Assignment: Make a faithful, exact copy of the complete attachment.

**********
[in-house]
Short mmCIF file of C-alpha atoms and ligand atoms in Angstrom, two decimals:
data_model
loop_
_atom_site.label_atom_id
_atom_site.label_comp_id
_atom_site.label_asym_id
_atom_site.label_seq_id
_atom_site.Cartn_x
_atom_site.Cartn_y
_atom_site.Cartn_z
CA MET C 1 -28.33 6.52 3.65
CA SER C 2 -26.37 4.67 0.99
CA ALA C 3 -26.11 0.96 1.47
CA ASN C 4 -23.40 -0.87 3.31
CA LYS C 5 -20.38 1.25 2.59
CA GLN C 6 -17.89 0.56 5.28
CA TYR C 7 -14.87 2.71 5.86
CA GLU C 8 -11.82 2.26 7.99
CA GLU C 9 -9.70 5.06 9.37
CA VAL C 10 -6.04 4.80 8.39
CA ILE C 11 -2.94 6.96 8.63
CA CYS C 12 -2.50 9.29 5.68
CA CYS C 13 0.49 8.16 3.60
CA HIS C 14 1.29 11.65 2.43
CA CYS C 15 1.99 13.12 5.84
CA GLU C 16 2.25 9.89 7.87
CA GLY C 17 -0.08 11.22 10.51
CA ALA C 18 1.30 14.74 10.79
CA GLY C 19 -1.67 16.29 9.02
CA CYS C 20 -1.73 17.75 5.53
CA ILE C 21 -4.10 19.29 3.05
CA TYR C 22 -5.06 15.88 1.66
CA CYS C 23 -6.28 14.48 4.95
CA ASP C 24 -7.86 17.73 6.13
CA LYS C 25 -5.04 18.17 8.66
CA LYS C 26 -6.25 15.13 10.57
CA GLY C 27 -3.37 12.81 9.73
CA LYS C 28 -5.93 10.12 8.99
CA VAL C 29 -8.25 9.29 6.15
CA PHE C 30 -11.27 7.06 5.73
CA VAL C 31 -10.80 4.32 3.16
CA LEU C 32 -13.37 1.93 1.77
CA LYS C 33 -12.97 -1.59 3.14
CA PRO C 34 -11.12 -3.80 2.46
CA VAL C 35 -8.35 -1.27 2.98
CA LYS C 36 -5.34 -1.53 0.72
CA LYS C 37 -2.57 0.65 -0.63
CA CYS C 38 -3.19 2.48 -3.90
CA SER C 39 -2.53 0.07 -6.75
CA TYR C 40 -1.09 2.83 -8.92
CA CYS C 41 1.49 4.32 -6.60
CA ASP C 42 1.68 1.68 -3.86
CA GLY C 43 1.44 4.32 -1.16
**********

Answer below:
[in-house]
Short mmCIF file of C-alpha atoms and ligand atoms in Angstrom, two decimals:
data_model
loop_
_atom_site.label_atom_id
_atom_site.label_comp_id
_atom_site.label_asym_id
_atom_site.label_seq_id
_atom_site.Cartn_x
_atom_site.Cartn_y
_atom_site.Cartn_z
CA MET C 1 -28.33 6.52 3.65
CA SER C 2 -26.37 4.67 0.99
CA ALA C 3 -26.11 0.96 1.47
CA ASN C 4 -23.40 -0.87 3.31
CA LYS C 5 -20.38 1.25 2.59
CA GLN C 6 -17.89 0.56 5.28
CA TYR C 7 -14.87 2.71 5.86
CA GLU C 8 -11.82 2.26 7.99
CA GLU C 9 -9.70 5.06 9.37
CA VAL C 10 -6.04 4.80 8.39
CA ILE C 11 -2.94 6.96 8.63
CA CYS C 12 -2.50 9.29 5.68
CA CYS C 13 0.49 8.16 3.60
CA HIS C 14 1.29 11.65 2.43
CA CYS C 15 1.99 13.12 5.84
CA GLU C 16 2.25 9.89 7.87
CA GLY C 17 -0.08 11.22 10.51
CA ALA C 18 1.30 14.74 10.79
CA GLY C 19 -1.67 16.29 9.02
CA CYS C 20 -1.73 17.75 5.53
CA ILE C 21 -4.10 19.29 3.05
CA TYR C 22 -5.06 15.88 1.66
CA CYS C 23 -6.28 14.48 4.95
CA ASP C 24 -7.86 17.73 6.13
CA LYS C 25 -5.04 18.17 8.66
CA LYS C 26 -6.25 15.13 10.57
CA GLY C 27 -3.37 12.81 9.73
CA LYS C 28 -5.93 10.12 8.99
CA VAL C 29 -8.25 9.29 6.15
CA PHE C 30 -11.27 7.06 5.73
CA VAL C 31 -10.80 4.32 3.16
CA LEU C 32 -13.37 1.93 1.77
CA LYS C 33 -12.97 -1.59 3.14
CA PRO C 34 -11.12 -3.80 2.46
CA VAL C 35 -8.35 -1.27 2.98
CA LYS C 36 -5.34 -1.53 0.72
CA LYS C 37 -2.57 0.65 -0.63
CA CYS C 38 -3.19 2.48 -3.90
CA SER C 39 -2.53 0.07 -6.75
CA TYR C 40 -1.09 2.83 -8.92
CA CYS C 41 1.49 4.32 -6.60
CA ASP C 42 1.68 1.68 -3.86
CA GLY C 43 1.44 4.32 -1.16